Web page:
What happens if you eat tomatoes everyday?

Consumption of tomatoes will provide anti-inflammatory properties and thus, can be really beneficial for overall heart and brain health. Tomato is a good source of potassium and is linked with lowering the elevated blood pressure in the body. Thus, preventing cardiovascular diseases. Apr 16, 2019

How many tomatoes is OK to eat a day?

To make the tomatoes count as one of your five-a-day, the NHS recommends eating one medium tomato or seven cherry tomatoes as one portion. It’s completely safe to eat a portion of tomatoes everyday and as an added bonus they are low in calories and have a high water content. Aug 27, 2018

Why are tomatoes bad for weight loss?

Tomatoes are also considered an appetite-suppressant “high-volume” food, which means they have high amounts of water, air and fiber. It should be evident, but you can’t just burn fat and shed weight by simply eating these six fruits alone. You will lose weight when you burn more calories than you consume. Apr 9, 2019

Who should avoid tomatoes?

People with severe kidney issues may also be required to limit their intake of tomatoes as they contain a lot of water (11). High potassium levels in the blood, which is one of the causes of kidney disease, could be dealt with by avoiding tomatoes or tomato sauce or anything made of tomatoes (12). Aug 6, 2021

Is tomato eating good for skin?

Tomatoes are full of antioxidants including vitamin C; therefore, eating tomatoes may help reduce the amount of cell-damaging free-radicals in the body and will give you a youthful skin. Tomatoes fight cellular damage, further retaining the moisture, thereby, preventing fine lines and wrinkles.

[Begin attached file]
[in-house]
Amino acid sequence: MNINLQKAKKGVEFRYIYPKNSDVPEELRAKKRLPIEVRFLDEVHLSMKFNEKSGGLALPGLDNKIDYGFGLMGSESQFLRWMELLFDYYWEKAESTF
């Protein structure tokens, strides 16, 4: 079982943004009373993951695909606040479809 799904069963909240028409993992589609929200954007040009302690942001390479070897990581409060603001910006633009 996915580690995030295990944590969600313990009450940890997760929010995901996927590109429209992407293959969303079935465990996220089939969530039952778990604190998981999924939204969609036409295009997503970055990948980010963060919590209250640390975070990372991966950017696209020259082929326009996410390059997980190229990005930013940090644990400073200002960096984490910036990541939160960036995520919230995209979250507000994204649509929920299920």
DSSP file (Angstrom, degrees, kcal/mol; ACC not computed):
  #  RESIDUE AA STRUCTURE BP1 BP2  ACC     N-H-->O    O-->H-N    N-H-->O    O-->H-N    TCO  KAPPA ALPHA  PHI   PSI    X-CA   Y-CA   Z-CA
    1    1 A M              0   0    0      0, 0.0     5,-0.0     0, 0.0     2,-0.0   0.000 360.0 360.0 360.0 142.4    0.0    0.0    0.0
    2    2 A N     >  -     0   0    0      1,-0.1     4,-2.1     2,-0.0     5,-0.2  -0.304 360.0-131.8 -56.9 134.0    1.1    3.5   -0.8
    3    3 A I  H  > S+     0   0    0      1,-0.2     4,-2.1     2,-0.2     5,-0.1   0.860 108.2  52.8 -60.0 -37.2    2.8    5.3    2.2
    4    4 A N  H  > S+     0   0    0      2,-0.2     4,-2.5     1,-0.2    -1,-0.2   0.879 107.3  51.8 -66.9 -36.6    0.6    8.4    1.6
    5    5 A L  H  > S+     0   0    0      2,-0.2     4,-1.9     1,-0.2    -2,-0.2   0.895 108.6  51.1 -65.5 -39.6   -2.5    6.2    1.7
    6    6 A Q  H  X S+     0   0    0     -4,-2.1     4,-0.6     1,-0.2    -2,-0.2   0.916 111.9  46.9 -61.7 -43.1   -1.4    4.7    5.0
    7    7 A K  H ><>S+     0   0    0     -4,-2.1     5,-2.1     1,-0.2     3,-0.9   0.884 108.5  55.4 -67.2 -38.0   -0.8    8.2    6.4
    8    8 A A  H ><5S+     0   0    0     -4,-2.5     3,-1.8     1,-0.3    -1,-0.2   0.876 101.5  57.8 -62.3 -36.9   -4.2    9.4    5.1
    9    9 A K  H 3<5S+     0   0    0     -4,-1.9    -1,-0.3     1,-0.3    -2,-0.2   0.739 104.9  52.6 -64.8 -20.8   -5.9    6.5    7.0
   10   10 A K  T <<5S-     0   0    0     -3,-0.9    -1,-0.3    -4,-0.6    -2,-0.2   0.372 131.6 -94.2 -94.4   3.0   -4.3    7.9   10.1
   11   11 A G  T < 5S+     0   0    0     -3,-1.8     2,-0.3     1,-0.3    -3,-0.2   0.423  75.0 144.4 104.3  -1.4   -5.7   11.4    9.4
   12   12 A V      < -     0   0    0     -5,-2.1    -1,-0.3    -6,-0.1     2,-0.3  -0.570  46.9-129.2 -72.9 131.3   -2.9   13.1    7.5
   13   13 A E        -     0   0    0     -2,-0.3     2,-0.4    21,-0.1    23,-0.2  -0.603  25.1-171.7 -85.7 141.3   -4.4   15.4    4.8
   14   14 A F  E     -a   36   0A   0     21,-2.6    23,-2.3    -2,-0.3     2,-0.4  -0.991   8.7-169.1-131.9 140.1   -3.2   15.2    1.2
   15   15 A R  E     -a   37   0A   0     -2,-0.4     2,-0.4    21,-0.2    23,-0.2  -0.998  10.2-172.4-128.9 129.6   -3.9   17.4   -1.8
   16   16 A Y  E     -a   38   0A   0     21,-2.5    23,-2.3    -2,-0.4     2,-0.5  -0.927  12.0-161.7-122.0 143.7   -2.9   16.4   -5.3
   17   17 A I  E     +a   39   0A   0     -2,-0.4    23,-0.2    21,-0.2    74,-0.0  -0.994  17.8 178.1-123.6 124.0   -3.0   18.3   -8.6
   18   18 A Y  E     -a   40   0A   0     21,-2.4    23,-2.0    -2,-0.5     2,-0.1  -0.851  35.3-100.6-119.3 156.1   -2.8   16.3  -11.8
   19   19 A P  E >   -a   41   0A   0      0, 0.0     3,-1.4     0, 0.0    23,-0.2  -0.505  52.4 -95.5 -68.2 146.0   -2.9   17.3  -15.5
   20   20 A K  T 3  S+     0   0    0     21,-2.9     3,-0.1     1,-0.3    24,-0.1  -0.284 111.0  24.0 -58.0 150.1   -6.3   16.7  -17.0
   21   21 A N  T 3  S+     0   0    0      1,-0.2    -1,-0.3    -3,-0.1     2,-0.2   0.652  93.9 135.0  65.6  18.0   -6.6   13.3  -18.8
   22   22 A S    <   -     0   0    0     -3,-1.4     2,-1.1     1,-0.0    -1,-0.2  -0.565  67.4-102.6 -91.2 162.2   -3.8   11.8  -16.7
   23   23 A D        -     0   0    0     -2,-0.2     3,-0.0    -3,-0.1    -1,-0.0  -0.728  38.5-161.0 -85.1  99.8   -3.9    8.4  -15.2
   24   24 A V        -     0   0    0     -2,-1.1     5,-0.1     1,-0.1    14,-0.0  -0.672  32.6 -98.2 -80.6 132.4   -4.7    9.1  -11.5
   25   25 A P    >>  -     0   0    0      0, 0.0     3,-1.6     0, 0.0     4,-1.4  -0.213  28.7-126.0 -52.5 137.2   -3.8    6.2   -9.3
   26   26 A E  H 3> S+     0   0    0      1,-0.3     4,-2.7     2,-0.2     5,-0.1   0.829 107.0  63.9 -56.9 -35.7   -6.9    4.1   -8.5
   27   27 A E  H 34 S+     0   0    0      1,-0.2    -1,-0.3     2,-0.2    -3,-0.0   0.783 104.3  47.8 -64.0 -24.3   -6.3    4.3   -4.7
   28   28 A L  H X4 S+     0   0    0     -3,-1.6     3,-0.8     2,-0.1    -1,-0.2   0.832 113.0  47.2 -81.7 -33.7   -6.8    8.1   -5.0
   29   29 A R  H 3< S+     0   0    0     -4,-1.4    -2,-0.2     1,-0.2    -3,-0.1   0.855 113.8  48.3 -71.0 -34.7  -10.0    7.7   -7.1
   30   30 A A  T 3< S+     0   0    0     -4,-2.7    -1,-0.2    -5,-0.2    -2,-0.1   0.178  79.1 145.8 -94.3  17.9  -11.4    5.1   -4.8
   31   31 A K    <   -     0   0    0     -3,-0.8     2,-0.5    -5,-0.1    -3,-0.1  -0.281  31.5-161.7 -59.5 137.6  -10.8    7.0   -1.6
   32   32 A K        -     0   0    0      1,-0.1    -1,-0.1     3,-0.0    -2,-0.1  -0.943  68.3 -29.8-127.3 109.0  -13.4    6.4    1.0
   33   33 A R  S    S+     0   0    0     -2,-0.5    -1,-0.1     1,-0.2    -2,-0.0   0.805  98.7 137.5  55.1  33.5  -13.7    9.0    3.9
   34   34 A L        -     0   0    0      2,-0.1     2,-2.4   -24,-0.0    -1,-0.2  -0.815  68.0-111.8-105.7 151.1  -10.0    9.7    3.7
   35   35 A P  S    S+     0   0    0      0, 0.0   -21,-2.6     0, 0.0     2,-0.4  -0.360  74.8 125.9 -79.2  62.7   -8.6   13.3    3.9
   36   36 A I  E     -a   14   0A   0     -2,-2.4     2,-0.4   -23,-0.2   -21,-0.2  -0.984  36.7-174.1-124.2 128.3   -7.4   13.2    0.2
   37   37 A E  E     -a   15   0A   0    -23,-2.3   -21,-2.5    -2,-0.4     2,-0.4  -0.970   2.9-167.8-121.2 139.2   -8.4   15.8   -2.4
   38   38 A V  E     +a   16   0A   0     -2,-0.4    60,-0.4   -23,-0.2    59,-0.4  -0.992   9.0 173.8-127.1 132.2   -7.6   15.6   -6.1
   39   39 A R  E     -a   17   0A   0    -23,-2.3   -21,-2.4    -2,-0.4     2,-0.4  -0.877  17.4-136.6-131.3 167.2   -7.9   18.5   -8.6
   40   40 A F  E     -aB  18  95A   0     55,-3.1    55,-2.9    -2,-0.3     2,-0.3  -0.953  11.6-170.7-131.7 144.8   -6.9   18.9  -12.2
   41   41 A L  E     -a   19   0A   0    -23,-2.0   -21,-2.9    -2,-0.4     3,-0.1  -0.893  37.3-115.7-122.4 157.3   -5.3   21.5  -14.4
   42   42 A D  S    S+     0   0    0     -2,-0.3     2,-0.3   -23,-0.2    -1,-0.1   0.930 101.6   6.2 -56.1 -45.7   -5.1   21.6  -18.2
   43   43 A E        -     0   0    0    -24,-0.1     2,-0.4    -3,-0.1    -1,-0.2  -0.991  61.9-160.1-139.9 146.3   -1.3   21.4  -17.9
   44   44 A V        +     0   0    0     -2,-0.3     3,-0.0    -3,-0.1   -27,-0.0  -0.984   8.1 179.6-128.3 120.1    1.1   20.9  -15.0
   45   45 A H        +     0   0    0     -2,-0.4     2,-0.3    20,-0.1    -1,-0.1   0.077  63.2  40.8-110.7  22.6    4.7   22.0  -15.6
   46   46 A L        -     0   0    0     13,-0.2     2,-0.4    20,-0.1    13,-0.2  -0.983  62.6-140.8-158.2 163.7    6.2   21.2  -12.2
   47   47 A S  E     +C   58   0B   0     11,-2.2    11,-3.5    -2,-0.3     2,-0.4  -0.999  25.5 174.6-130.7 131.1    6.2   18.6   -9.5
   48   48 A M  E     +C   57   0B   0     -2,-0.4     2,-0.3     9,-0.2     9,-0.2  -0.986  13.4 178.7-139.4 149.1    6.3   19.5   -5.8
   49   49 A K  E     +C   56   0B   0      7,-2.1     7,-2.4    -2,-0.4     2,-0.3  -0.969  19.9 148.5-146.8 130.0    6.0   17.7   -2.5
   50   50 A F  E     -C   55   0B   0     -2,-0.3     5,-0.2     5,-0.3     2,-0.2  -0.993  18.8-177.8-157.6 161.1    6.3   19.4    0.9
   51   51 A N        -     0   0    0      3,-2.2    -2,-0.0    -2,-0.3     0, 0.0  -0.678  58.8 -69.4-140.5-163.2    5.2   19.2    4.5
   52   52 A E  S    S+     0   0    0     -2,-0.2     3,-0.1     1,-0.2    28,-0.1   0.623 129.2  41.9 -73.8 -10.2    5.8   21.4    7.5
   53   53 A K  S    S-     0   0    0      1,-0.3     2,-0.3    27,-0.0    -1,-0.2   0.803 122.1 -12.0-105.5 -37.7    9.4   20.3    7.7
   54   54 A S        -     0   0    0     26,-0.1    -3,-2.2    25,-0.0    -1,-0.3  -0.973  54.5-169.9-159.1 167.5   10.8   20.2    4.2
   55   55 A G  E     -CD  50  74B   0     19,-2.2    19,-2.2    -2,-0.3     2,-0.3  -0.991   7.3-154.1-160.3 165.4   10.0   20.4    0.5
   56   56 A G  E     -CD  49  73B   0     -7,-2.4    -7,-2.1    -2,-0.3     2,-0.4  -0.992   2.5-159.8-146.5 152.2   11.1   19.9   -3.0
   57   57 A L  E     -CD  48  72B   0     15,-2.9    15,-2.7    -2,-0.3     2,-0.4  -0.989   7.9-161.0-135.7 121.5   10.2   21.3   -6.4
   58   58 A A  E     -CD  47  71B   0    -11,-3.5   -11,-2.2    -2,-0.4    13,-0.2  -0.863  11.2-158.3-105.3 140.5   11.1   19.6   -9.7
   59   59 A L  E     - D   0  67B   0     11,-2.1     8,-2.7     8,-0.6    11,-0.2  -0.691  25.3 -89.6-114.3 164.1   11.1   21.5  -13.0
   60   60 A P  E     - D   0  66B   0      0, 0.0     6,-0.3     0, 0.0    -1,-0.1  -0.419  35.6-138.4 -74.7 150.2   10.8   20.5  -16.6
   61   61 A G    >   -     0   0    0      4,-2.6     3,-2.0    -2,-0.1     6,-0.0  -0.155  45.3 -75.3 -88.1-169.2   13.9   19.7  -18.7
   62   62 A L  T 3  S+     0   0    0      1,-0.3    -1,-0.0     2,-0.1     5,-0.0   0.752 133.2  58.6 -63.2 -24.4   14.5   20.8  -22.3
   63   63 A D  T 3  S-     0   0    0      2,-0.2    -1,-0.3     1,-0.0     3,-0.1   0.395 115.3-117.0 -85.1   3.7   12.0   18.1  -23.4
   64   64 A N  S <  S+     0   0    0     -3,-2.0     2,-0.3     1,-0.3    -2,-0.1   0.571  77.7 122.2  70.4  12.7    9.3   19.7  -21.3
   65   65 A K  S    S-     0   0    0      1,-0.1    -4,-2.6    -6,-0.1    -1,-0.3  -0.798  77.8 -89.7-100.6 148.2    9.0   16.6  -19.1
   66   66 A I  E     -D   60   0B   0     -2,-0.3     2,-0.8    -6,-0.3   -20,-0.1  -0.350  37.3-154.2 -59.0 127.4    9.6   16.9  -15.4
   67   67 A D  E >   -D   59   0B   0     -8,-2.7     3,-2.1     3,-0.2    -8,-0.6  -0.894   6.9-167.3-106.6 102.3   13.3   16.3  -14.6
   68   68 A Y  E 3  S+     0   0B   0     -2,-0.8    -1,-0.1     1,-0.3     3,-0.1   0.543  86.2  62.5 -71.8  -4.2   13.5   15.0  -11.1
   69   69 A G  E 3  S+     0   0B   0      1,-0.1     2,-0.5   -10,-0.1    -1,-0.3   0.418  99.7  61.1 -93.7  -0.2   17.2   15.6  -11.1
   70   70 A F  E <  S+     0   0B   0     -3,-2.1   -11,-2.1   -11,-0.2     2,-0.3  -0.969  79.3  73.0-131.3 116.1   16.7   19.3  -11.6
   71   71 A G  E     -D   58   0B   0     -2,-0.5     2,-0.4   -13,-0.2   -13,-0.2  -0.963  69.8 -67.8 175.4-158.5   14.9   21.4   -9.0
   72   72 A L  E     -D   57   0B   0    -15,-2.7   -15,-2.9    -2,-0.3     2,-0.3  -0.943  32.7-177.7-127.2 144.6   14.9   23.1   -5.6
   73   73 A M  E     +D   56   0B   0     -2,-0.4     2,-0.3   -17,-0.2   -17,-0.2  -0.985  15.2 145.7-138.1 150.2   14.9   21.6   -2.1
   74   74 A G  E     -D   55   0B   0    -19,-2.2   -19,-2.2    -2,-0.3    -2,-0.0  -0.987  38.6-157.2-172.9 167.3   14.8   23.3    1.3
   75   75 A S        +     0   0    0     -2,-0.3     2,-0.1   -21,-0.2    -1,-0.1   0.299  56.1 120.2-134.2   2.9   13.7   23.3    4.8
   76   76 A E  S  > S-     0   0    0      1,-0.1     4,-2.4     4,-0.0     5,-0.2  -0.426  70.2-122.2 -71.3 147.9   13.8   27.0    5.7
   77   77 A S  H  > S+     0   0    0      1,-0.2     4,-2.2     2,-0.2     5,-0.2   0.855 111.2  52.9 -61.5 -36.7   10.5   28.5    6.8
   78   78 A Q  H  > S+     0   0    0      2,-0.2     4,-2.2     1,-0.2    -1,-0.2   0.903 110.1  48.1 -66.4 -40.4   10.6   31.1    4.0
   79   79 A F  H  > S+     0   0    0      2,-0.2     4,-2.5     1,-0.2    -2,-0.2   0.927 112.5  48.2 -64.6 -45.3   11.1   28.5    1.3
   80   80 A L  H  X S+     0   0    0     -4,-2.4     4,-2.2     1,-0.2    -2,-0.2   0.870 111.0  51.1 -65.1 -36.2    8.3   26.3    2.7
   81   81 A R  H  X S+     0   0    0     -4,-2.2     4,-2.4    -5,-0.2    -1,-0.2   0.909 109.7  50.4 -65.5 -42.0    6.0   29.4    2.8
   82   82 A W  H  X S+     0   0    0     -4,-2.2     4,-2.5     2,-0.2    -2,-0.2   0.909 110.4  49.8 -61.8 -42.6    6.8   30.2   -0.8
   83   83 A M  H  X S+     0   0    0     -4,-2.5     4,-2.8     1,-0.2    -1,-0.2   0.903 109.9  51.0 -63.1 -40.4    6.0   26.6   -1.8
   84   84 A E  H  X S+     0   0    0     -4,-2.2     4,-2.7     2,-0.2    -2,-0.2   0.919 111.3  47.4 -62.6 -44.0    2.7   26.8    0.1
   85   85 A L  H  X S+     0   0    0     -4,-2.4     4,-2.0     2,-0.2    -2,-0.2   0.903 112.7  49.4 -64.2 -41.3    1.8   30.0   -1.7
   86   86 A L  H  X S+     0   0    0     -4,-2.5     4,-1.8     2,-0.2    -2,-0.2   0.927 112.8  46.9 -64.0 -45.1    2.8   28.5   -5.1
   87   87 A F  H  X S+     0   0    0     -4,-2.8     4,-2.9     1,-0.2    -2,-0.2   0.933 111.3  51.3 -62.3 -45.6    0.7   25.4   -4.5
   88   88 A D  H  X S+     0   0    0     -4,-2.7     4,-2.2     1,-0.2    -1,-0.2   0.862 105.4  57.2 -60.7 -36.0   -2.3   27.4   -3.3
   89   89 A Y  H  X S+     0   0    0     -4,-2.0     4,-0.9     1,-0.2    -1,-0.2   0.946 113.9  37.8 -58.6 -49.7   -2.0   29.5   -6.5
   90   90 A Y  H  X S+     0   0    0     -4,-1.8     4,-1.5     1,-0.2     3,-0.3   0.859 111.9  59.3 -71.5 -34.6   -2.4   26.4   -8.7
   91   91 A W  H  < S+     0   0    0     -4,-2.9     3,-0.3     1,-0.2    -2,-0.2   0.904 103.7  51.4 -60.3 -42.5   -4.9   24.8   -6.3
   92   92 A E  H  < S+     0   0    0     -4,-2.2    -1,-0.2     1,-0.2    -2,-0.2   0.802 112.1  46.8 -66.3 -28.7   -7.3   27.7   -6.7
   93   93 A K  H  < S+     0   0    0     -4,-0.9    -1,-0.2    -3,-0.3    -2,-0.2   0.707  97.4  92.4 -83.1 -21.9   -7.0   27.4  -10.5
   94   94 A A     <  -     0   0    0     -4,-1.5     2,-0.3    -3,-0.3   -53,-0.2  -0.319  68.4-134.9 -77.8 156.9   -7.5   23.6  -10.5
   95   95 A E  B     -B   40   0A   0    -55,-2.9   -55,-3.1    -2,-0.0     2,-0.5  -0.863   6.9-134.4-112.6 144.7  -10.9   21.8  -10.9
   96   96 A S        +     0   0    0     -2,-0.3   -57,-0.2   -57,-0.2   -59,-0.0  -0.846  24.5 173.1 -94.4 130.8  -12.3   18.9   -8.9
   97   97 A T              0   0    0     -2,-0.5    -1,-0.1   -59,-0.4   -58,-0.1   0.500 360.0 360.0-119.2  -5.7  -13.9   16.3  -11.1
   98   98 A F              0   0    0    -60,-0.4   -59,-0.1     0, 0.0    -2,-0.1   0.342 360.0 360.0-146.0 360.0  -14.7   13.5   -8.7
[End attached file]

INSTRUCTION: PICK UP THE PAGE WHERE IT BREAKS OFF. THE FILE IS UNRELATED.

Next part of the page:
What is the best time to eat tomato?

Mid-summer is peak season for tomatoes. Find out how to buy, store, eat and benefit from this sweet and juicy food.

Is it healthy to eat raw tomatoes?

Tomatoes are juicy and sweet, full of antioxidants, and may help fight several diseases. They are especially high in lycopene, a plant compound linked to improved heart health, cancer prevention, and protection against sunburns. Tomatoes can be a valuable part of a healthy diet. Mar 25, 2019

Is 2 tomatoes a day too much?

Eating tomatoes daily will provide you with many vitamins and minerals, but you’ll still receive the benefits if you eat them less often. There is no recommended number of tomatoes to eat per day. Aug 5, 2021

Can I eat 3 tomatoes a day?

While there is little research on the maximum number of tomatoes you can eat in a day. Scientists say ideally one serving of tomatoes comprises either one whole regular tomato or six cherry tomatoes. So enjoy your tomatoes but spread out your intake throughout the week! Sep 27, 2021

Does eating tomatoes whiten skin?

Tomatoes are great natural bleaching agents when used as skincare ‘products’. Loaded with antioxidants, they are known to lighten dark spots and helps the skin remain youthful as well as brighter. Tomatoes also work perfectly to lighten the skin for an even skintone or to clear dark spots. May 1, 2021

Are tomatoes high in carbs?

Tomatoes are relatively low in total carbohydrates, and they contain many vitamins, minerals, and antioxidants. As tomatoes do not contain much carbohydrate, people following a low carb diet can eat them in moderation.

Do tomatoes have sugar?

Tomatoes are not high in sugar, and neither are carrots. Tomatoes, similar to carrots, are considered a non-starchy vegetable in meal planning for diabetes. This means that the amount of naturally occurring sugar is minimal in a serving.

Is tomato bad for skin?

Free radicals can damage the cells in your skin. This may increase your risk for wrinkles and signs of aging. Tomatoes contain antioxidants, such as lycopene and vitamin C. Consuming tomatoes can help provide your body with these antioxidants. Jul 22, 2019

Mariana Rouco

Mariana Rouco is the editor-in-chief of She loves traveling and writing about foods and cooking in general. She has a degree from the New England Culinary Institute and enjoys Mexican, Italian, and Chinese cuisines the most.

Recent Posts